A male red turpentine beetle at the entrance to a female’s gallery. Female is visible blocking the gallery entrance.

A male red turpentine beetle at the entrance to a female’s gallery. The female is visible blocking the gallery entrance.

So, getting back on point, what do these sounds mean? In one species of the destructive Dendroctonus genus, the red turpentine beetle, I found that many aspects of a male’s courtship song correlated to his size. Since male size is linked to his ability to produce more offspring, this means that the male might be using his chirping as a way to honestly tell the female how fit he is. One important chirp variable related to size was the number of components per chirp. Chirps with just one component are termed “simple” while chirps with more than one component are termed “interrupted” and sound like a stutter in the chirp to the human ear. It turns out larger males have more components in their chirps. Also, and importantly, females always admitted a male into her gallery if he made interrupted chirps, while if he only made simple chirps, or was experimentally muted to produce no sound at all, he would only be successfully accepted approximately 60% of the time.

Even though I find the question of why an animal produces sound to be inherently interesting, someone who has unfortunately been a bark beetle victim and has seen local communities and businesses devastated by these insects might not care so much about the why and instead wonder what next? Now that we know that sounds may be important to the life history of bark beetles and that their chances of successful mating might depend to some extent on these signals, can this help us manage them? Probably! Acoustic technologies have helped control pest insects by using the sounds the pests rely on against them (8). This can mean anything ranging from detecting their presence to manipulating their behaviour. These kinds of technologies have not yet been applied in bark beetle management because we haven’t known enough about their sounds to develop strategies. Hopefully, as we begin to understand more about the purpose of their sounds, we can use acoustic technology to develop new targeted solutions to this serious problem.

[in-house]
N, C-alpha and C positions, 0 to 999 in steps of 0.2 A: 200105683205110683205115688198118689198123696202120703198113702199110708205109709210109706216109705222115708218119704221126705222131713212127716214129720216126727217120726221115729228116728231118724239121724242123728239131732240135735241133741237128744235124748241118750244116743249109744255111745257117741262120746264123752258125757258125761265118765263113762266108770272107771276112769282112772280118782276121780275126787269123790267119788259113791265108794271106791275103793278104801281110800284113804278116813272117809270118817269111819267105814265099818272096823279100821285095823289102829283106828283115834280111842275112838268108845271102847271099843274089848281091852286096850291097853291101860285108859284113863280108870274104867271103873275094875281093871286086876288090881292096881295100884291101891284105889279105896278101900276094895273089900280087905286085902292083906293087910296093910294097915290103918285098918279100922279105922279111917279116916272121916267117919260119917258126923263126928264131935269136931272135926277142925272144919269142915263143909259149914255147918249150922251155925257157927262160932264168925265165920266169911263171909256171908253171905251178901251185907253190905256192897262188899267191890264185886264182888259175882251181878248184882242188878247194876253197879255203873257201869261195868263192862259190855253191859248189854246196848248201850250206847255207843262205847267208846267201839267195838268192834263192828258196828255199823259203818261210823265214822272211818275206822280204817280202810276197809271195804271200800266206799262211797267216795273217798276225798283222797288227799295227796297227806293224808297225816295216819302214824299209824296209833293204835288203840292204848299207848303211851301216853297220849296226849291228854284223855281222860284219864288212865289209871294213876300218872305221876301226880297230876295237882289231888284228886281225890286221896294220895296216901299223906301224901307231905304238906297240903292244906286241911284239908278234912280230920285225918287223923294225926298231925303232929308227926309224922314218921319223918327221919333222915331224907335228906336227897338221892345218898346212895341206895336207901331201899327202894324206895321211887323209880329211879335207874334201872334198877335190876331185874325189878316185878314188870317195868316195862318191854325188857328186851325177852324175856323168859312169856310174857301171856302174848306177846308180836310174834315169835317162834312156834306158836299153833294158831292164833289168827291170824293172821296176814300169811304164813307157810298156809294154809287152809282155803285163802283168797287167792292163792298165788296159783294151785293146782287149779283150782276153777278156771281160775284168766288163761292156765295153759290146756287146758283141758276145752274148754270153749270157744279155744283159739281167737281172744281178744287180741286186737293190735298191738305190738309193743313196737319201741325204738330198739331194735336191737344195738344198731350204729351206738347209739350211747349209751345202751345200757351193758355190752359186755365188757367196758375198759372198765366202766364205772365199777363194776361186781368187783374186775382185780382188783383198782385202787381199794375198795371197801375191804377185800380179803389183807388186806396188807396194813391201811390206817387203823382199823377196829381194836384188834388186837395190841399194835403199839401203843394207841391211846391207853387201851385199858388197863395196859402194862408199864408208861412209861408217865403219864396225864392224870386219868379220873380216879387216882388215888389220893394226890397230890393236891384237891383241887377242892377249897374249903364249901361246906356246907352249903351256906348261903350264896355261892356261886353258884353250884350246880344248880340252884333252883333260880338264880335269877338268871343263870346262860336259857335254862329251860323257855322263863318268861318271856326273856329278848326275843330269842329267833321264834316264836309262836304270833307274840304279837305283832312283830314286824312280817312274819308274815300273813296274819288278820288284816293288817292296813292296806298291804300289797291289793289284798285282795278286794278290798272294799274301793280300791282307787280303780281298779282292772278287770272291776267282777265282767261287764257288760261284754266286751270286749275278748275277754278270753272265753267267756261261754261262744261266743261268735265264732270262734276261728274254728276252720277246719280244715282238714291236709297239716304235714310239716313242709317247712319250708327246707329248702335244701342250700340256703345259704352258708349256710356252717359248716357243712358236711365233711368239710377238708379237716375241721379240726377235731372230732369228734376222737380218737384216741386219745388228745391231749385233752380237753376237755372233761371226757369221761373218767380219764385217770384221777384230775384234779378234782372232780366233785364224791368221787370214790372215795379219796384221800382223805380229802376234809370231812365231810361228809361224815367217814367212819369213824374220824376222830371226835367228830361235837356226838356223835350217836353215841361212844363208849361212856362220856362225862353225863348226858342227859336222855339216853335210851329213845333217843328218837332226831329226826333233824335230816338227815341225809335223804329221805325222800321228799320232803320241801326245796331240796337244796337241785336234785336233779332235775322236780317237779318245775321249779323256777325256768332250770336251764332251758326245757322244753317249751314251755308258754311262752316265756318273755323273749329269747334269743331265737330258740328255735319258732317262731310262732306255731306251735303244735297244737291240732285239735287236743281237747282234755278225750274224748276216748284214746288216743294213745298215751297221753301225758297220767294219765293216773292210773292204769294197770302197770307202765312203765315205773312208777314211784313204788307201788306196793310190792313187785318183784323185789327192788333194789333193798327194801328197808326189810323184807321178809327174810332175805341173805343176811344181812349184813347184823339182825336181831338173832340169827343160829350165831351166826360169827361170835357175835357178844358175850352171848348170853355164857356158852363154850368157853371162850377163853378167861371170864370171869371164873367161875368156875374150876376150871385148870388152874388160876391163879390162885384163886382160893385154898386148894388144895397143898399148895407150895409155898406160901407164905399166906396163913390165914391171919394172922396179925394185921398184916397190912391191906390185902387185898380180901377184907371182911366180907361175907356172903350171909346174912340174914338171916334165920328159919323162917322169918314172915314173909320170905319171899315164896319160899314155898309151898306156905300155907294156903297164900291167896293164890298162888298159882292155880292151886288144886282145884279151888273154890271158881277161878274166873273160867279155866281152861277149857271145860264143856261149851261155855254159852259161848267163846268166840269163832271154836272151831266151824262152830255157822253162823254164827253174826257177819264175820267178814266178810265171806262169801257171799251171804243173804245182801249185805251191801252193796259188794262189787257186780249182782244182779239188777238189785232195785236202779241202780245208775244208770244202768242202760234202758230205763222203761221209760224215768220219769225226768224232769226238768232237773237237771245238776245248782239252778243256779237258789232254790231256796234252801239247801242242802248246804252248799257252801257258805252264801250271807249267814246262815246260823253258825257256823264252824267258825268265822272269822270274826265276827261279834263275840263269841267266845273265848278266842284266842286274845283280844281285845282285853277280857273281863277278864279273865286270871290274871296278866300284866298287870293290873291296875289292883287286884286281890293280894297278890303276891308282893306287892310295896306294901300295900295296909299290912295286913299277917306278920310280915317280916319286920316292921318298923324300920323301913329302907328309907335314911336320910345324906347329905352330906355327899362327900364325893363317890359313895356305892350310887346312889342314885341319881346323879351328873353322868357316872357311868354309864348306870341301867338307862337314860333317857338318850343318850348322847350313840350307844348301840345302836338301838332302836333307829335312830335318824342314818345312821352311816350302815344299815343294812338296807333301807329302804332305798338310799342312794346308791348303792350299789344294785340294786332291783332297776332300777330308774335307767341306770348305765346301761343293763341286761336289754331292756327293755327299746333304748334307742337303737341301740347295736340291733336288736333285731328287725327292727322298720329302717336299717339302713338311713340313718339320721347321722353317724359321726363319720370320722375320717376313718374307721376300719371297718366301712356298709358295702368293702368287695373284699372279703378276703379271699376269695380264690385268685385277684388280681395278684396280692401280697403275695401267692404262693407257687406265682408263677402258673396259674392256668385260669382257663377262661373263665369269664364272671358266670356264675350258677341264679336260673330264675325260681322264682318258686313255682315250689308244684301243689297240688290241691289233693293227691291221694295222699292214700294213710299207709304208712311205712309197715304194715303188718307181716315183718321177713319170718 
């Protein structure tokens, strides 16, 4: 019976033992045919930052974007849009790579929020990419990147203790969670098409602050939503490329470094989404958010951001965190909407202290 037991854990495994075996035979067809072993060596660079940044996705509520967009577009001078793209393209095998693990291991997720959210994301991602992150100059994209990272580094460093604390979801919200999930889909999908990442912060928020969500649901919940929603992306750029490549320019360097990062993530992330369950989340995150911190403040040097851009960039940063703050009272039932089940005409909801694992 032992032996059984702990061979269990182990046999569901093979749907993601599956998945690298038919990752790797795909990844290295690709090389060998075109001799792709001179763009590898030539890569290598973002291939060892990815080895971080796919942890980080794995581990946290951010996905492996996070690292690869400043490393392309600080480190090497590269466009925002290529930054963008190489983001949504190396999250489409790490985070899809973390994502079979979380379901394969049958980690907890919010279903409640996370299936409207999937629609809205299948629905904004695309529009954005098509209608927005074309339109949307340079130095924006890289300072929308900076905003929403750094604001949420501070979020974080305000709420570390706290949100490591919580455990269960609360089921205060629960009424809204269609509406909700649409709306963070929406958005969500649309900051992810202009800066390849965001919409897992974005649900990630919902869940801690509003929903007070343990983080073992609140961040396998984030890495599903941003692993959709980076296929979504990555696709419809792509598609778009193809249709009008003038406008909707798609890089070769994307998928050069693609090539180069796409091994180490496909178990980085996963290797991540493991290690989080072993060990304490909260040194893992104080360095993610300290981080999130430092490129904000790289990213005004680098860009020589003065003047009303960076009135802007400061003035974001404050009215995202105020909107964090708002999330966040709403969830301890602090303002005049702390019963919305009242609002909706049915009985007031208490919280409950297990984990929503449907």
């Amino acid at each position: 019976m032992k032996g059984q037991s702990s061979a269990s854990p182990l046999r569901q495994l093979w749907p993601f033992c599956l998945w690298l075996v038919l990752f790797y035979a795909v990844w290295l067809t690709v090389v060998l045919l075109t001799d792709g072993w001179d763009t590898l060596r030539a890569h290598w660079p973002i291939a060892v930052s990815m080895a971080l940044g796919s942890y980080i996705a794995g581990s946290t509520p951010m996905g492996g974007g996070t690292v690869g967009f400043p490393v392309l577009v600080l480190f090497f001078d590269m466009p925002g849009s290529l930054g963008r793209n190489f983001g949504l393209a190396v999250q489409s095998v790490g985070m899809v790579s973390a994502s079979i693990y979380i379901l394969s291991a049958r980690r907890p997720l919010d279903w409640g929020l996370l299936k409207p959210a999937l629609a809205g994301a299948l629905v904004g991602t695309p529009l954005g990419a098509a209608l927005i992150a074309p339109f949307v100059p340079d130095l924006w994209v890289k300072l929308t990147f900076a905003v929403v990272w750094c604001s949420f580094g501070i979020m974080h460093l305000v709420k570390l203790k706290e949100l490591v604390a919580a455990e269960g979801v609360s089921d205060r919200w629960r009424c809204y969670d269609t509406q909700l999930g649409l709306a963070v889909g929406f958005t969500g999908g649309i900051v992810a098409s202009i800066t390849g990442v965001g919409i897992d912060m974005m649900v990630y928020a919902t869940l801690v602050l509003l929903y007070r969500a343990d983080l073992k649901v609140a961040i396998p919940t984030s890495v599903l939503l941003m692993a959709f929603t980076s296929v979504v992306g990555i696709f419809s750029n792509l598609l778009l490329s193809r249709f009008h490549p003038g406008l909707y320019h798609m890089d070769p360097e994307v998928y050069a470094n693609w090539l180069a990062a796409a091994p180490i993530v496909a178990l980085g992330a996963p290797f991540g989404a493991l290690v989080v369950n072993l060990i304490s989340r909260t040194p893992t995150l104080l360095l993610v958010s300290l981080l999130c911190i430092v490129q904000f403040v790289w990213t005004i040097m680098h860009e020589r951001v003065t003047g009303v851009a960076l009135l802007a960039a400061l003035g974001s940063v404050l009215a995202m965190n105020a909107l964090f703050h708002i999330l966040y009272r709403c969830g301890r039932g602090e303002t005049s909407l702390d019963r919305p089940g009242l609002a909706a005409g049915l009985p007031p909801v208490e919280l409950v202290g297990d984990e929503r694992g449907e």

Amanda Lindeman with a funnel trap (baited with pheromones and host tree kairomones to attract bark beetles) – photo credit: Michael Connolly.

Amanda Lindeman with a funnel trap (baited with pheromones and host tree kairomones to attract bark beetles) – photo credit: Michael Connolly.

References

(1) Lindeman, A.L. & Yack, J.E. (2015) What is the password? Female bark beetles (Scolytinae) grant males access to their galleries based on courtship song. Behav. Proc. 115:123-131

(2) Lutz, F.E. (1924) Insect sounds. Am. Mus. Nat. Hist. 50:333-372.

(3) Laufer, B. (1927) Insect Musicians and Cricket Champions of China. Field Museum of Natural History Leaflet

(4) Clark, F.C. (1875) The song of the cicada. Nat. 90(2):70-74.

(5) Wessel, A. (2005) Stridulation in the Coleoptera – An overview. Insect Sounds and Communication. 397-430

(6) Hopkins, A.D. (1909) Practical information on the Scolytid beetles of North American forests. I. Bark beetles of the genus USDA Bur. Entomol. Bull. 83. 169 pp.

(7) Wood, S.L. (1963) A revision of the bark beetle genus Dendroctonus Erichson (Coleoptera: Scolytidae). Great Basin Nat. 23:1-116.

(8) Mankin, R.W. et al. (2011) Perspective and promise: a century of insect acoustic detection and monitoring. Ent. 57(1):30-44.

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One comment on “Decoding the love songs of mate-seeking male bark beetles

  1. […] love songs? Actually, bark-beetle mating calls have potentially important meaning. Great research blogging by Amanda […]